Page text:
But we don’t just share the same problems — we also solve them in a similar way. Functional abstractions are emerging as universally useful, such that we can often use the same concepts and syntax in the client and the server. Just look at ReactiveX, now implemented in so many languages that you could easily build a project on the same reactive abstractions in the front and the back. Then there’s the revolution of declarative rendering, which has made the view layer far more testable and stable. On the architecture side, microfrontends have become so popular that we’ve added them to the ThoughtWorks Technology Radar alongside their backend equivalent, microservices. It doesn’t make sense to keep the distinction between frontend and backend development when we’re all doing such similar work.
We need to build broad frontend capability to future-proof our companies
At the end of the day, a lot of us simply dislike styling and other areas of frontend that come uncomfortably close to design. Last year I heard a conference speaker quip that she shouldn’t have to care about something as unimportant as ‘presentation logic’. We have evolved a culture of disdain for frontend which protects us from having to learn since it’s not ‘real coding’ anyway. It’s an attitude that makes it hard to keep up with the market and continue to create meaningful products for humans.
We should care about how our programs consumed
As proud craftspeople, we should care about how our programs are consumed, whether through an API or a UI. At ThoughtWorks, we think of our roles as fluid and non-exclusive areas of championship. For example, while we usually have dedicated QAs on our teams, we consider quality to be everyone’s responsibility. In the same way, we should take collective responsibility for the full stack of technologies we use, and thus ultimately for the quality of the product we produce. Successful engineering organizations understand this. Tech legend Kent Beck, the inventor of Extreme Programming and signatory to the original Agile Manifesto, has said that hanging on his office wall is a poster bearing the following sacred mantra: “Nothing at Facebook is somebody else’s problem”.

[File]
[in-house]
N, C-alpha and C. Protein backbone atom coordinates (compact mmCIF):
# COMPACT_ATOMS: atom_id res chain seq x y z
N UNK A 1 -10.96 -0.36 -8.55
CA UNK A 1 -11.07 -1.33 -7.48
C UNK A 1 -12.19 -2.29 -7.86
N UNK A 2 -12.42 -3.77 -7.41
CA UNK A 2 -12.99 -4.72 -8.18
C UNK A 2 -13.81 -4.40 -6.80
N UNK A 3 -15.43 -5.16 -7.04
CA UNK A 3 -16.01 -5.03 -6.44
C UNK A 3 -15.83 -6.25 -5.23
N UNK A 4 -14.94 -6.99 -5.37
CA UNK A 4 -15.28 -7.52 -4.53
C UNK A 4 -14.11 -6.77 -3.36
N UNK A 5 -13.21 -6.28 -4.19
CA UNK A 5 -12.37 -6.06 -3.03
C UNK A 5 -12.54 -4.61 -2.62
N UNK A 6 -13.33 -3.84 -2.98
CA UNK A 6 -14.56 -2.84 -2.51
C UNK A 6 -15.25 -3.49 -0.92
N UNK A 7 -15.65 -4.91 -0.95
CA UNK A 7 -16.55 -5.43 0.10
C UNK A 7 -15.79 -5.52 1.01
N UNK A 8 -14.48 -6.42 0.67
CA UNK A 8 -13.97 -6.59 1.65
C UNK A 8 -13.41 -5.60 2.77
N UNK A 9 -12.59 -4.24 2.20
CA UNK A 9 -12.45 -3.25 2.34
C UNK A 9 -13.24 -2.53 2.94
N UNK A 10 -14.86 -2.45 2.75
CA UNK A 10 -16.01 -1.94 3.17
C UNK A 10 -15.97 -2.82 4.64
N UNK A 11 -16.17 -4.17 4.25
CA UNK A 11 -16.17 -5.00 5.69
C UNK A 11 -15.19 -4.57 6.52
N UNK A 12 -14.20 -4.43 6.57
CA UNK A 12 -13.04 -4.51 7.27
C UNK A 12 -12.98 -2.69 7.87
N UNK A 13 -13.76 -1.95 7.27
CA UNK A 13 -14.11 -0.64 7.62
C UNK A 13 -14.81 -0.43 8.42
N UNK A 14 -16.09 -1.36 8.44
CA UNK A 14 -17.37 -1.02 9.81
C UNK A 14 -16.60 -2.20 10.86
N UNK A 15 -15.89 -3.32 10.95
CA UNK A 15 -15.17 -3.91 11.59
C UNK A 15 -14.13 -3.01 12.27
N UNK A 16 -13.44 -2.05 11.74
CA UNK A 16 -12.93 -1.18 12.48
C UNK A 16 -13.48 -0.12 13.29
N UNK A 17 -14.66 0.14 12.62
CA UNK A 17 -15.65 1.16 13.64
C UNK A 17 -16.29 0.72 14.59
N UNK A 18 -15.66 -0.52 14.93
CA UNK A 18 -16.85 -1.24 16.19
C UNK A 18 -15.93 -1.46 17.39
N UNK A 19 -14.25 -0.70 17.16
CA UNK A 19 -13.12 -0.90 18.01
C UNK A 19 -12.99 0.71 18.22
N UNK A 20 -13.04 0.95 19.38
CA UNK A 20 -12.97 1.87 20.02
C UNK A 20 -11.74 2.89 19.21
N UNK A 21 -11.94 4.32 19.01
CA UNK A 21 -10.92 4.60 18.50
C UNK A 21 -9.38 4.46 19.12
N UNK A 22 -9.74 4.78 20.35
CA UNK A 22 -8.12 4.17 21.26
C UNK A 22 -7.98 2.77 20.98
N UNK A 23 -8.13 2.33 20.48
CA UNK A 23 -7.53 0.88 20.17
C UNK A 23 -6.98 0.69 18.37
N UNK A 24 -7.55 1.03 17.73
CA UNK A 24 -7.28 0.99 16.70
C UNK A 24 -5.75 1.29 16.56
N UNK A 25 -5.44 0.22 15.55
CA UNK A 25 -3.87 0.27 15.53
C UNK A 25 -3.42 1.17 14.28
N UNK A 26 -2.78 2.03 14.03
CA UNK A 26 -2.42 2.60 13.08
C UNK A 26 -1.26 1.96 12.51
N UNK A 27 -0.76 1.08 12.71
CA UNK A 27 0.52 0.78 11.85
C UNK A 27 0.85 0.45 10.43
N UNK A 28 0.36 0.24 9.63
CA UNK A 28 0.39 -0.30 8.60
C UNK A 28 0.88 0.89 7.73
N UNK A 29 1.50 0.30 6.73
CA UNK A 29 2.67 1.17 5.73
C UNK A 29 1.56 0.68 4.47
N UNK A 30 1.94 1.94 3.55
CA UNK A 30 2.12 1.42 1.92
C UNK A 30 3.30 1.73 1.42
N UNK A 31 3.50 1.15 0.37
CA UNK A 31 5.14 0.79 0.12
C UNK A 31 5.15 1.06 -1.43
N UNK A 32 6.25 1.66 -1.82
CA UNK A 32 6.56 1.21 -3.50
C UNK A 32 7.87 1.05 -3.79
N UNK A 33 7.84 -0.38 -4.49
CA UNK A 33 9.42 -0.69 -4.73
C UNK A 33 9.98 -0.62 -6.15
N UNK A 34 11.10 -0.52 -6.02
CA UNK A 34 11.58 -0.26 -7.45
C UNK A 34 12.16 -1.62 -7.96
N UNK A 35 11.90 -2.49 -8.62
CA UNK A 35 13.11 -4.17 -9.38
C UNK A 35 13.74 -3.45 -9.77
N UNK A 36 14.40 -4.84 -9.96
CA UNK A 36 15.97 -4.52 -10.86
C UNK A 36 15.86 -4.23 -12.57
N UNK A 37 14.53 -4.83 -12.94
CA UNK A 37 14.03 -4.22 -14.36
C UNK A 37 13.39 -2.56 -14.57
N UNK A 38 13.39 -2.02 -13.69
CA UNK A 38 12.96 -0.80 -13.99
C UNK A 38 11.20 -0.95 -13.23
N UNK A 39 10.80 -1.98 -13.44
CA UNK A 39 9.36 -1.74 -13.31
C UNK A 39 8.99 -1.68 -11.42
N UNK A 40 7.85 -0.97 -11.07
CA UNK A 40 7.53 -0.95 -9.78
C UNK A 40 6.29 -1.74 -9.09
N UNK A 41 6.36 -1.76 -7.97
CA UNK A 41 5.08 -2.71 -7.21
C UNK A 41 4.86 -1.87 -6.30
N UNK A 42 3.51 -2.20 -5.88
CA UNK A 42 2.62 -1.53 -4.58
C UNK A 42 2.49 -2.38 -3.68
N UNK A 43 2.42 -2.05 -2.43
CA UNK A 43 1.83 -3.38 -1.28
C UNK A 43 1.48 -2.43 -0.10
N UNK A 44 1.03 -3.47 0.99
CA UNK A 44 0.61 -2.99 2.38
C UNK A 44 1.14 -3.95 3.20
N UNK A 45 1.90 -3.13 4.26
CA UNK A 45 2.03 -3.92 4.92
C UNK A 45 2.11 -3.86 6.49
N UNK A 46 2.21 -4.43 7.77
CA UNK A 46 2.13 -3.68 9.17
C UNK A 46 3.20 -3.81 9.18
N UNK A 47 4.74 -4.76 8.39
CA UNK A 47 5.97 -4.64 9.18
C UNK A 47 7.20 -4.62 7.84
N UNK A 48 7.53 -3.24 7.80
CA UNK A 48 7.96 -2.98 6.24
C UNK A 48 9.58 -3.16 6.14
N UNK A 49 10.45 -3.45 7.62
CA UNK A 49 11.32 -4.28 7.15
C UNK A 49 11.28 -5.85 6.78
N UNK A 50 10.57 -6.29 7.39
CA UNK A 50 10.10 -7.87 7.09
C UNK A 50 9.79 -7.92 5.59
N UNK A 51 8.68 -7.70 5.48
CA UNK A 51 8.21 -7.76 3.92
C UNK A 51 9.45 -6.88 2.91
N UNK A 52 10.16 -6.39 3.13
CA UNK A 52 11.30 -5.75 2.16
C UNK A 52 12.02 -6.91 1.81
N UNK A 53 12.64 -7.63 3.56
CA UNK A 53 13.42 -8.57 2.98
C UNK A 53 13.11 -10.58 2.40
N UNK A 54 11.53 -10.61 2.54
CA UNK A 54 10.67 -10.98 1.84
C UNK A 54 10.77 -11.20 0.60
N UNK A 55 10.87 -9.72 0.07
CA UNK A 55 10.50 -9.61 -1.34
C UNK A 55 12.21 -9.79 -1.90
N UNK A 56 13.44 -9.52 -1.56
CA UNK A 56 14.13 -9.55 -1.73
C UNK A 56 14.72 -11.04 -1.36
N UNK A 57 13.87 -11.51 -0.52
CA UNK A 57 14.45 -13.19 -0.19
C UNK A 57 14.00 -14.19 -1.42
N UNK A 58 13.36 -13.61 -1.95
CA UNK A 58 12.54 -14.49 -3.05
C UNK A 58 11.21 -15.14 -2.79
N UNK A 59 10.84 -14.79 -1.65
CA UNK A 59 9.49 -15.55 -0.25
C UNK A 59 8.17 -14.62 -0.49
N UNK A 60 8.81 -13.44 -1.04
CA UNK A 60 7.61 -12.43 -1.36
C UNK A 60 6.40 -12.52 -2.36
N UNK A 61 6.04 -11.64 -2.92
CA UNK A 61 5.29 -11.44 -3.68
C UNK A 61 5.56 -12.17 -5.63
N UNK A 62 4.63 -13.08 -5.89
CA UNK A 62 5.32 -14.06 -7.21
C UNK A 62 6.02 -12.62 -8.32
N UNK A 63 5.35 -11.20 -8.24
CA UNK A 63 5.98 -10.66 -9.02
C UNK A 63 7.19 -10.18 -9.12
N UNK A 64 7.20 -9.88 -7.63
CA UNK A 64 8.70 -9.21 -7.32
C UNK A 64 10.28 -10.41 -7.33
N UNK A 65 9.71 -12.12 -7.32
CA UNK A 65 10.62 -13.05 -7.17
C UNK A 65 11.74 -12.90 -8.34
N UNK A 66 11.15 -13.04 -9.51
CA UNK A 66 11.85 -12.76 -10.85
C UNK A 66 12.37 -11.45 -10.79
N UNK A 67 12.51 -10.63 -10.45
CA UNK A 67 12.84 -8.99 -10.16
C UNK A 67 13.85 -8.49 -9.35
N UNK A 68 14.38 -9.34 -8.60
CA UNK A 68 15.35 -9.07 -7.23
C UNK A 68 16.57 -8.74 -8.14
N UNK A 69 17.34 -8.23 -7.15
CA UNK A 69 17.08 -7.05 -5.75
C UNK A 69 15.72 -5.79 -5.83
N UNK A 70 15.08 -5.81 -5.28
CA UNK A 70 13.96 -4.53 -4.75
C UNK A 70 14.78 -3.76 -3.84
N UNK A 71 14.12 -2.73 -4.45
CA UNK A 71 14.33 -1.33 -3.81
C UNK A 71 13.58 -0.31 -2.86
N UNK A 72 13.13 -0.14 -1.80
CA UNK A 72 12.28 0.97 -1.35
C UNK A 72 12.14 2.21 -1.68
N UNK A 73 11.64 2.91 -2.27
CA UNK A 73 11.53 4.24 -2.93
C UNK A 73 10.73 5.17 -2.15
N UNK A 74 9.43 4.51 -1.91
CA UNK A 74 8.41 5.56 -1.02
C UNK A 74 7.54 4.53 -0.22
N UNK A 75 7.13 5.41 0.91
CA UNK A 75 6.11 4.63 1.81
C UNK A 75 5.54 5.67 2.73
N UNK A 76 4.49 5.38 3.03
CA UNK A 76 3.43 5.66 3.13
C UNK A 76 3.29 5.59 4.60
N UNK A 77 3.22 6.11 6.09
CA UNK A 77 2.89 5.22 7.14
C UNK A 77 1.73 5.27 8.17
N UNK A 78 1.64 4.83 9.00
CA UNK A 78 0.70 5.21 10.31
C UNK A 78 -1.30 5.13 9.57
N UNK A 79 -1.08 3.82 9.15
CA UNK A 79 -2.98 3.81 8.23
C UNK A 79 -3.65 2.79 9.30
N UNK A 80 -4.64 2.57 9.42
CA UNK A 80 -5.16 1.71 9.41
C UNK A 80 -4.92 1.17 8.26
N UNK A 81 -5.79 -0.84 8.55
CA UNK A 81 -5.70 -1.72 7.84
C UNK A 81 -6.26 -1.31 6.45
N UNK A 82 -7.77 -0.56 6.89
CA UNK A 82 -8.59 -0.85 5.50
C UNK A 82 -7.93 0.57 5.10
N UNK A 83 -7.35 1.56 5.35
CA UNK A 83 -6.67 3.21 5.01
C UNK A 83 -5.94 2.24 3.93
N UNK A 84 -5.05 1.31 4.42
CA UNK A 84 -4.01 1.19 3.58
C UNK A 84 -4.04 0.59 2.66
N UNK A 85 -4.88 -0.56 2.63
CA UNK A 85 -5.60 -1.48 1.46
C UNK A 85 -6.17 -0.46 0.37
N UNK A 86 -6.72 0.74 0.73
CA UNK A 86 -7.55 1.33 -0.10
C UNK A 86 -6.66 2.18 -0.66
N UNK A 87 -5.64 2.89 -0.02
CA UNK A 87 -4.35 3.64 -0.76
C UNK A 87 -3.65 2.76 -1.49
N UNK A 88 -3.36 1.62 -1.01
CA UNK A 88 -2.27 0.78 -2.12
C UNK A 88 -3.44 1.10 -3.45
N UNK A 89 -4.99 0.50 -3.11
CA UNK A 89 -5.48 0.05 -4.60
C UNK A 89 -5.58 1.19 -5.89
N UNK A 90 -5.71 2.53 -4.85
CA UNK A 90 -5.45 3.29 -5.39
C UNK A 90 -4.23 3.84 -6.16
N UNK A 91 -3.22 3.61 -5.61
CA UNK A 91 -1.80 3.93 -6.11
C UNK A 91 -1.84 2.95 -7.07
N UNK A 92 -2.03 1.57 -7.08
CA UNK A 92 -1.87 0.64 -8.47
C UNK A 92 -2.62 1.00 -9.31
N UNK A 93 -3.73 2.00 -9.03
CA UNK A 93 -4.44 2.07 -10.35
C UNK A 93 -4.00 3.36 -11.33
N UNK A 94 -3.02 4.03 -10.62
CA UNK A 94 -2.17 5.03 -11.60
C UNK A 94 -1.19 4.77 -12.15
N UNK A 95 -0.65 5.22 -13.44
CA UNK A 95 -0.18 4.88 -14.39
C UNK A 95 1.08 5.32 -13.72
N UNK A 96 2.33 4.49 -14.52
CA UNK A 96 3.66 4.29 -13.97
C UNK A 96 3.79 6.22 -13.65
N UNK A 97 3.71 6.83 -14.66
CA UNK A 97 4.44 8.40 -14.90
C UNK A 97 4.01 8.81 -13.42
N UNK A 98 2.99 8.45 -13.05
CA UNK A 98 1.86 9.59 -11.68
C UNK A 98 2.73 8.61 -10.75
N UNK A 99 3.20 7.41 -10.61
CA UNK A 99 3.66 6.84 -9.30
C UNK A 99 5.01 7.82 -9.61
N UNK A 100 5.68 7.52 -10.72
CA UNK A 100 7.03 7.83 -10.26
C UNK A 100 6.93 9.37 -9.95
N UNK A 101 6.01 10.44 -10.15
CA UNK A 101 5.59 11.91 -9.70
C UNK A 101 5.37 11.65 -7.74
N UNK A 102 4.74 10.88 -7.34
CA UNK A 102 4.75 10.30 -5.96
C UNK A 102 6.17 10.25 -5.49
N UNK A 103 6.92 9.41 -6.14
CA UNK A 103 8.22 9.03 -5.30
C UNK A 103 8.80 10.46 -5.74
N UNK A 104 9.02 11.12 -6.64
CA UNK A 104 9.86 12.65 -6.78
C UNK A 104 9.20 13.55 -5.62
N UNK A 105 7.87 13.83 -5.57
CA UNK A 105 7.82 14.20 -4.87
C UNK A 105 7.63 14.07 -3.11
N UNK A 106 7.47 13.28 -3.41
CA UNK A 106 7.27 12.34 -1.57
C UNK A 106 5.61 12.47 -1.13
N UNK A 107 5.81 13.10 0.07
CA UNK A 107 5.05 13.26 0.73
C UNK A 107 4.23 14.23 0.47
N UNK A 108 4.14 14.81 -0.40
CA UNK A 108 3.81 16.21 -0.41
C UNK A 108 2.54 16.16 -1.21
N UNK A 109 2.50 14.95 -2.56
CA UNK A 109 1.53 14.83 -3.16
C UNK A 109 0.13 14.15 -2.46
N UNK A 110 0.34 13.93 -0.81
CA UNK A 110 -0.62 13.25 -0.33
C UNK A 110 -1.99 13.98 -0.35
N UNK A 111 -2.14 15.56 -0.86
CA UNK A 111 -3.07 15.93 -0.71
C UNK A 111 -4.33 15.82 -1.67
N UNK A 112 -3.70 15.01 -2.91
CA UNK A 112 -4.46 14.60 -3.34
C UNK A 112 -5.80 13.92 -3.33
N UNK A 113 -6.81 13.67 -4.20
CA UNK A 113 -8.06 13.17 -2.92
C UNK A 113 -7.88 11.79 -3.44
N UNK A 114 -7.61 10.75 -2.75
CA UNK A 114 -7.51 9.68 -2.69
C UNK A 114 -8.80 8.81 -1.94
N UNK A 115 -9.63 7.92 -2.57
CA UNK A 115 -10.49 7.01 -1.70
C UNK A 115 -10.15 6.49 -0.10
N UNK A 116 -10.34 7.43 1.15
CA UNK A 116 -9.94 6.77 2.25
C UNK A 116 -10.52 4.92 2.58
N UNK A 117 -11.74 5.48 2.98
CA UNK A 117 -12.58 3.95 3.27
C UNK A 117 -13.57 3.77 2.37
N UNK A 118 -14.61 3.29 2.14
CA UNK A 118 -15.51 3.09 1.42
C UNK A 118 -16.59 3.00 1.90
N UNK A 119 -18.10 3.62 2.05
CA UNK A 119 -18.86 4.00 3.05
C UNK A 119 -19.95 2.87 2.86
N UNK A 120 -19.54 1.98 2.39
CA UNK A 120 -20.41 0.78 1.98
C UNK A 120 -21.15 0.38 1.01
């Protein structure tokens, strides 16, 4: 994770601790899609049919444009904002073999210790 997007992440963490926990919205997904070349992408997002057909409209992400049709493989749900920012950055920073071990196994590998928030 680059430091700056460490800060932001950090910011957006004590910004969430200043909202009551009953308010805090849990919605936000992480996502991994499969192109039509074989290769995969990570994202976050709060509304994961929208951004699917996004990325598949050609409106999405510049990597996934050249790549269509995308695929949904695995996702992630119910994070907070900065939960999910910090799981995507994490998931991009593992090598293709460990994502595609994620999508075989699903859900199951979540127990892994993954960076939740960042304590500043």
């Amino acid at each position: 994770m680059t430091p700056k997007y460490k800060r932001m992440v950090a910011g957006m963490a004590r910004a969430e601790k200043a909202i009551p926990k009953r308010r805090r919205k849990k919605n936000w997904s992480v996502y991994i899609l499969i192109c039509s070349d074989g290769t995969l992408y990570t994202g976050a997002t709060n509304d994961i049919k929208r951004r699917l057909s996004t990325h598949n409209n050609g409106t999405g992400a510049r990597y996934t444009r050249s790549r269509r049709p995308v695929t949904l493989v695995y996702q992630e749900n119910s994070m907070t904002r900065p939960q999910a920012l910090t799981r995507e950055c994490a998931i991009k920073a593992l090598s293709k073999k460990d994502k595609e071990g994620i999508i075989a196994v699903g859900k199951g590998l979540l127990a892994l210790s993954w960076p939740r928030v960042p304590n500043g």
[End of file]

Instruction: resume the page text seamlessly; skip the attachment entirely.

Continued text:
Contemporary frontend work has evolved in complexity to the extent that we should no longer separate frontend from backend roles. Frontend engineers now solve the same kinds of problems as their backend counterparts, using the same kinds of solutions, and it is harmful to continue arbitrarily dividing us.
To be clear, I’m not saying that we all need to be experts in everything. That would be impossible. Today’s technology stack goes down a long way, so being a genuinely balanced full-stack dev is probably not the most realistic of goals — but staying open-minded is. While it is perfectly valid to dislike a particular technology, such as CSS, the industry’s culture of contempt for frontend work feeds into the outdated divide between frontend and backend, and detracts from building fast-moving, competitive teams and companies.
Think of yourself as a developer first. Investigate frontend technologies, pair with UI specialists, evangelize your colleagues. Your team, your company, and your users will thank you.
Thanks to Nathan Zeplowitz, Luke Belliveau, and Robin Weston for their excellent constructive feedback.